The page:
The British Empire knew that this emerging new paradigm would render both its maritime control of international trade as obsolete as its international program of usury and cash cropping.

It was clear that something had to change dramatically, for if the empire could not adapt in response to this new paradigm, it surely would soon perish. The task of re-shaping imperial policy from a “material force” approach of control to a more “mental force” of control, was assigned to T. H. Huxley and the X Club. This group established the guiding scientific principles of empire that were soon put into practice by two new think tanks known as the Fabian Society and Rhodes Scholar Trust which I outlined in my 3-part series Origins of the Deep State in North America’.

Huxley, who is famously known as ‘Darwin’s bulldog’ for relentlessly promoting Darwin’s theory of Natural Selection (a theory in whose scientific merits he didn’t even believe) soon decided that the group should establish a magazine to promote their propaganda.

Founded in 1869, the magazine was called Nature and featured articles by Huxley and several X Club members. The deeper purpose of the X Club and its magazine as outlined in a 2013 report entitled ‘Hideous Revolution: The X Club’s Malthusian Revolution in Science, was geared towards the redefinition of all branches of science around a statistical-empiricist interpretation of the universe which denied the existence of creative reason in mankind or nature. Science was converted from the unbounded study and perfectibility of truth to a mathematically sealed “science of limits”.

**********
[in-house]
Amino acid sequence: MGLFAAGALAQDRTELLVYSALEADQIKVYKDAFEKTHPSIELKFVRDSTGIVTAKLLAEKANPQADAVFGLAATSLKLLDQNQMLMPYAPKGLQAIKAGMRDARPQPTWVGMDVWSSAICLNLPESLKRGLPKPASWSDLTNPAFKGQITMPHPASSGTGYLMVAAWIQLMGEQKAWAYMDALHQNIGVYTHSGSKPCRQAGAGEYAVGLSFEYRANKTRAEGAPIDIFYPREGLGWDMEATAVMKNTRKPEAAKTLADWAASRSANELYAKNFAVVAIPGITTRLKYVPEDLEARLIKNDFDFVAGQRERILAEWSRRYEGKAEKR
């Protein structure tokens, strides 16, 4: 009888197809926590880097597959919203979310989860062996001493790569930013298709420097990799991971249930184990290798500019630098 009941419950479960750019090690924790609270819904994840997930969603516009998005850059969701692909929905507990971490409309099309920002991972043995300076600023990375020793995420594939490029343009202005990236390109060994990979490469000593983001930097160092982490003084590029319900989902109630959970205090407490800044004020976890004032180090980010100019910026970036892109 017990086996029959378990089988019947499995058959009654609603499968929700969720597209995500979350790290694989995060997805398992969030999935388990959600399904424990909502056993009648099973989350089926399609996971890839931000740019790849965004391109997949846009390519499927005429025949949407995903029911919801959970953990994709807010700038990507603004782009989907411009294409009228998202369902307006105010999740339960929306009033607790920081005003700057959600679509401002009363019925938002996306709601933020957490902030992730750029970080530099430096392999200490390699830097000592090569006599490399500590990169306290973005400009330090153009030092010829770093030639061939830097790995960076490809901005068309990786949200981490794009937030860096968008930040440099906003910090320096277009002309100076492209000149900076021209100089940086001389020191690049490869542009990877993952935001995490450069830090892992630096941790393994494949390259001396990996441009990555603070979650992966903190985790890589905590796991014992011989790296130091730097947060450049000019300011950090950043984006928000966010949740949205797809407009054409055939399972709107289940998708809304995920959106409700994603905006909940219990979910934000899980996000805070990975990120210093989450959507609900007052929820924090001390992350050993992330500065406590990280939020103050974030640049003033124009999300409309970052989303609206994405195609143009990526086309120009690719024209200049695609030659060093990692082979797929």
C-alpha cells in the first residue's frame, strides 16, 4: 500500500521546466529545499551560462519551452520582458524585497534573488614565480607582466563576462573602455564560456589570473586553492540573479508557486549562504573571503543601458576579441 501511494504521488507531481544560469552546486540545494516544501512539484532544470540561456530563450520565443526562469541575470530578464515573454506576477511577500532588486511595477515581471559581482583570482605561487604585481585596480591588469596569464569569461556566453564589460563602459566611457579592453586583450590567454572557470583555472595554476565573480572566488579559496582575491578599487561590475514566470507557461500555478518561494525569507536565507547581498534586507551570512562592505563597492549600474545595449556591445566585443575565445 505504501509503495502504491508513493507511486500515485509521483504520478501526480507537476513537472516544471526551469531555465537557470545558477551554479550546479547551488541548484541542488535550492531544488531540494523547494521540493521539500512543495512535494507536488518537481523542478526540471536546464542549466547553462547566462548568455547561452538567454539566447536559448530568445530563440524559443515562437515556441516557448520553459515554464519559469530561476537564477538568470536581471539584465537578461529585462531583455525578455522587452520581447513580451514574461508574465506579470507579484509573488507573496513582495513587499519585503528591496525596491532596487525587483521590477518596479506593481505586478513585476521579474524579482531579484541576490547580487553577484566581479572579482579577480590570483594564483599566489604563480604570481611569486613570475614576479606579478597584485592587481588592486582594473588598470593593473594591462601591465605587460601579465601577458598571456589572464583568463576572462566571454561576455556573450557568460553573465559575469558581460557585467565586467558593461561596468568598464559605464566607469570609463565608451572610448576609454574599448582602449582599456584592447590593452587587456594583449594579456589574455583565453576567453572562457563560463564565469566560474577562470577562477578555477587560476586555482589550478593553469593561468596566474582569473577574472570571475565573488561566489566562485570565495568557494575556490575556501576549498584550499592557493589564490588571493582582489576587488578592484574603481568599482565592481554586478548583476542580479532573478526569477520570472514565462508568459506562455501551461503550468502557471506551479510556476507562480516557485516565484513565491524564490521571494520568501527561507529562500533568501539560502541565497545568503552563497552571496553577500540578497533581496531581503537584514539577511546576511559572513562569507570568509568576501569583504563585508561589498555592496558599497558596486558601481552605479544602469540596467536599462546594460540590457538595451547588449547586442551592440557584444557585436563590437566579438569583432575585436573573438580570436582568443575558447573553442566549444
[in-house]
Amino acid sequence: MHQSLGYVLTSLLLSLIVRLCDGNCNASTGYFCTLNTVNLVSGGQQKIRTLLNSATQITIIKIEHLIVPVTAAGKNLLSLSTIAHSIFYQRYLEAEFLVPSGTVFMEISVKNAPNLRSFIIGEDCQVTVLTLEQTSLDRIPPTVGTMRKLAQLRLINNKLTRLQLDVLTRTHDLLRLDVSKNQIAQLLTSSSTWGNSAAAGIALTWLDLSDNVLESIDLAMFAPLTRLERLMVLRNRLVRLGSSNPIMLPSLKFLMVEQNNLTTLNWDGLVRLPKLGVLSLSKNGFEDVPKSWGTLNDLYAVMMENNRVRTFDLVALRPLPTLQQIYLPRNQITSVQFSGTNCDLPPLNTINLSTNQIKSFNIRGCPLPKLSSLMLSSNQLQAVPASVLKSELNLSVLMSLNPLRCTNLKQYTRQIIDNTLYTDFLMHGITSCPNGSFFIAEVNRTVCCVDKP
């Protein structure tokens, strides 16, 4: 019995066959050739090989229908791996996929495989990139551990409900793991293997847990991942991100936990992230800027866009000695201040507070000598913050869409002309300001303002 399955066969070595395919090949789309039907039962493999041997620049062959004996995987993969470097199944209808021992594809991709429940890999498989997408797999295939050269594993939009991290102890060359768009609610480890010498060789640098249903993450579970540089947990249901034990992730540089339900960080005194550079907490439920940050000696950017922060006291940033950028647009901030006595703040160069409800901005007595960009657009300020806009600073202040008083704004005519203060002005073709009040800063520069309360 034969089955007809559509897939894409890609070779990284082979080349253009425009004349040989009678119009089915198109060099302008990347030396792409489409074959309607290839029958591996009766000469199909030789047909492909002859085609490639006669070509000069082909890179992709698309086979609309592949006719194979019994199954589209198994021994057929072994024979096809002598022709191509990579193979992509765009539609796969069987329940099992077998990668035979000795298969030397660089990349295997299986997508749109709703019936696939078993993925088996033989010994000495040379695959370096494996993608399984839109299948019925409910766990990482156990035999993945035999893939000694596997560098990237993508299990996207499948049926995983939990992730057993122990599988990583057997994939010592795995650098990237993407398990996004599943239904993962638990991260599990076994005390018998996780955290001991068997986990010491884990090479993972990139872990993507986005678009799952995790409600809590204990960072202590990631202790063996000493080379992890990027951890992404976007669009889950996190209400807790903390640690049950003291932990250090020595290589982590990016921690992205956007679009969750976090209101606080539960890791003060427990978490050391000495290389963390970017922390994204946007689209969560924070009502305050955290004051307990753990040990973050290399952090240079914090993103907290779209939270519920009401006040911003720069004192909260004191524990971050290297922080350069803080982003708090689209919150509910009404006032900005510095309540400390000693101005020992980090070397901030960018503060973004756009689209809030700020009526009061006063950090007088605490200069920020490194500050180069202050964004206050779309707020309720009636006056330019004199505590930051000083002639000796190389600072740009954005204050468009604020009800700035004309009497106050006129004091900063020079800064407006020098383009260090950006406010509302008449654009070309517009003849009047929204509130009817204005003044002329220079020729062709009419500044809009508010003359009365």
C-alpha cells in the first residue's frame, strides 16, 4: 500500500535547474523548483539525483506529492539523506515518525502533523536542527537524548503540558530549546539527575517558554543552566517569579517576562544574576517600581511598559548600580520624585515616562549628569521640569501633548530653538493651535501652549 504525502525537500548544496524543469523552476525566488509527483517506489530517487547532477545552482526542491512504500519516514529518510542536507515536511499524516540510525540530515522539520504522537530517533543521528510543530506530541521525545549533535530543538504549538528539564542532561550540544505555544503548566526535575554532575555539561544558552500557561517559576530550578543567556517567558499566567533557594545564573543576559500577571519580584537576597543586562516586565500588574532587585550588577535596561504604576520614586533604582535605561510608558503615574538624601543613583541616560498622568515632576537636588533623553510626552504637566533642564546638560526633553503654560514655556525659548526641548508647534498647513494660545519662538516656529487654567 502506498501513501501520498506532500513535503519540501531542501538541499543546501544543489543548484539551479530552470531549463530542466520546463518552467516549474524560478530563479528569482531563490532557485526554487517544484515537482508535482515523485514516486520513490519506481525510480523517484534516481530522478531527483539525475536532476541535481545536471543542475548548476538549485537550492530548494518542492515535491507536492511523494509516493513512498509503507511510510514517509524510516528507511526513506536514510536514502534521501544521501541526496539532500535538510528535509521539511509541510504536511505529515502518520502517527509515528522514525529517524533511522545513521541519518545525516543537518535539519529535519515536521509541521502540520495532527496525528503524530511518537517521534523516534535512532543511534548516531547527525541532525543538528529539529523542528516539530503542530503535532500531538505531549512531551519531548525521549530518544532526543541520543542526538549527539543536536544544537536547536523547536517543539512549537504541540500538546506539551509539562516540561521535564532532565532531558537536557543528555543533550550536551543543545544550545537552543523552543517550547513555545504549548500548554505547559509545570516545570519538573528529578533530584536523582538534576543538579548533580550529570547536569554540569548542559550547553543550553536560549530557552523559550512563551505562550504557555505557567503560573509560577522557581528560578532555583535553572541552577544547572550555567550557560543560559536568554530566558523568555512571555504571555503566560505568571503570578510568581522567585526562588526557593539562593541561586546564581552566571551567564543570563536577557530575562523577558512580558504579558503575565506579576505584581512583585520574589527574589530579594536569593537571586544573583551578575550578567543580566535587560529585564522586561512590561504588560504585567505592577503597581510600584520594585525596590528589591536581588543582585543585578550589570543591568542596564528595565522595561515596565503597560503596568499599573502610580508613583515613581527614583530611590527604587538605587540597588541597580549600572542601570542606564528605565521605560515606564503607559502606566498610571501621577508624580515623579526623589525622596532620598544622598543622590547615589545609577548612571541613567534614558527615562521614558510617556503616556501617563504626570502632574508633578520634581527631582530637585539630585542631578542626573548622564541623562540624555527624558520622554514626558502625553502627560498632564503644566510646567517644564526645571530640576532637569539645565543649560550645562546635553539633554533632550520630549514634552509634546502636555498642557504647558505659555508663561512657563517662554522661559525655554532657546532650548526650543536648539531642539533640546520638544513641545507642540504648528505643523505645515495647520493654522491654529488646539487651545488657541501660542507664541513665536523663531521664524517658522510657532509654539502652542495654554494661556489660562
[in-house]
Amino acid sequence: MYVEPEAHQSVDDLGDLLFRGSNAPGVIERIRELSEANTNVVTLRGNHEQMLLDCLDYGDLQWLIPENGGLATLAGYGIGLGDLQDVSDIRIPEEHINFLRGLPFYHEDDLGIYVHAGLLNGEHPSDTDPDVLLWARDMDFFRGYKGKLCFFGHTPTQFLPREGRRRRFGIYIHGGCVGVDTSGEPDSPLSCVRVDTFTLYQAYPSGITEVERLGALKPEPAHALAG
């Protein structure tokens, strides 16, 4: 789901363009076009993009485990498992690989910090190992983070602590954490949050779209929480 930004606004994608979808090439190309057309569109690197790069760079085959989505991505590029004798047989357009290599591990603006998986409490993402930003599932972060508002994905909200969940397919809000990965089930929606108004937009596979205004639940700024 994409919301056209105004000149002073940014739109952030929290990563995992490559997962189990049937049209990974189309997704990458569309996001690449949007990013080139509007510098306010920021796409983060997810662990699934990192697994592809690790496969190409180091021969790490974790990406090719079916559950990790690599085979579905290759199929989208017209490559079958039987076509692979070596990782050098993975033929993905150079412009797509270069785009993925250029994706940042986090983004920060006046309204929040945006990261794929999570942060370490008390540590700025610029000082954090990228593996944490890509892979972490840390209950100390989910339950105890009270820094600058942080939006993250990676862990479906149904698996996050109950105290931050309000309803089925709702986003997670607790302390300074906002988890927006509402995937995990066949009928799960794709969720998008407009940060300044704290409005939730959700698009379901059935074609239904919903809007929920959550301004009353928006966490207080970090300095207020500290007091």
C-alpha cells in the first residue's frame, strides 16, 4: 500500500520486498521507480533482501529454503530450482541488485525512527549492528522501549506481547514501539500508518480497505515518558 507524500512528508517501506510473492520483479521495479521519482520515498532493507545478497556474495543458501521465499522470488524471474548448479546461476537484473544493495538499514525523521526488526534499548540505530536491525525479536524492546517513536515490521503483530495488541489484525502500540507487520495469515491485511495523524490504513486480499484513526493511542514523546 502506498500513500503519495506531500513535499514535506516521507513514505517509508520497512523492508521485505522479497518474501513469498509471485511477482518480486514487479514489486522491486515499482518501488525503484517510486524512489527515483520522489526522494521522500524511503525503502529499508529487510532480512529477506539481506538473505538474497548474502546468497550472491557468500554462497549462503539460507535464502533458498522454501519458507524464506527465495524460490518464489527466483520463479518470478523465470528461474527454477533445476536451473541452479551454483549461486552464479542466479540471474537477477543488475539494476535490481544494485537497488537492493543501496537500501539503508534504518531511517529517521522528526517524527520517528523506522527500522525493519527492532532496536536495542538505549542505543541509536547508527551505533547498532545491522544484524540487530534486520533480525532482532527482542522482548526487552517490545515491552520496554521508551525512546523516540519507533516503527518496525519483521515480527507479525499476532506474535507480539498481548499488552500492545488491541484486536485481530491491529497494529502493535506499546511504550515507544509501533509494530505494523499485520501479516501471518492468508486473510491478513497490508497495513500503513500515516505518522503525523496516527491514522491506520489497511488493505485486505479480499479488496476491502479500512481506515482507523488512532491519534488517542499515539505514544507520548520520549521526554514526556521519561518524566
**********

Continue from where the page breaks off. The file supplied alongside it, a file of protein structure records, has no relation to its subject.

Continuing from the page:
The science of “limits” became the foundation of an oligarchical economic science for the elite and naturally had to be kept hidden from the minds of the general population since it followed Thomas Malthus’ mathematical principle of population growth. Malthus’ “principle” of population supposed that unthinking humans reproduce geometrically while nature’s bounty only grows arithmetically and as such periodic population collapses were an unavoidable law of nature which could at best be managed by an oligarchical scientific priesthood who were obliged to periodically cull the herd.

Malthus and the X Club leaders believed that nature bestowed upon the ruling class certain tools to accomplish this important task (namely war, famine and disease) and Malthus stated so cold-bloodedly in his 1799 Essay on Population: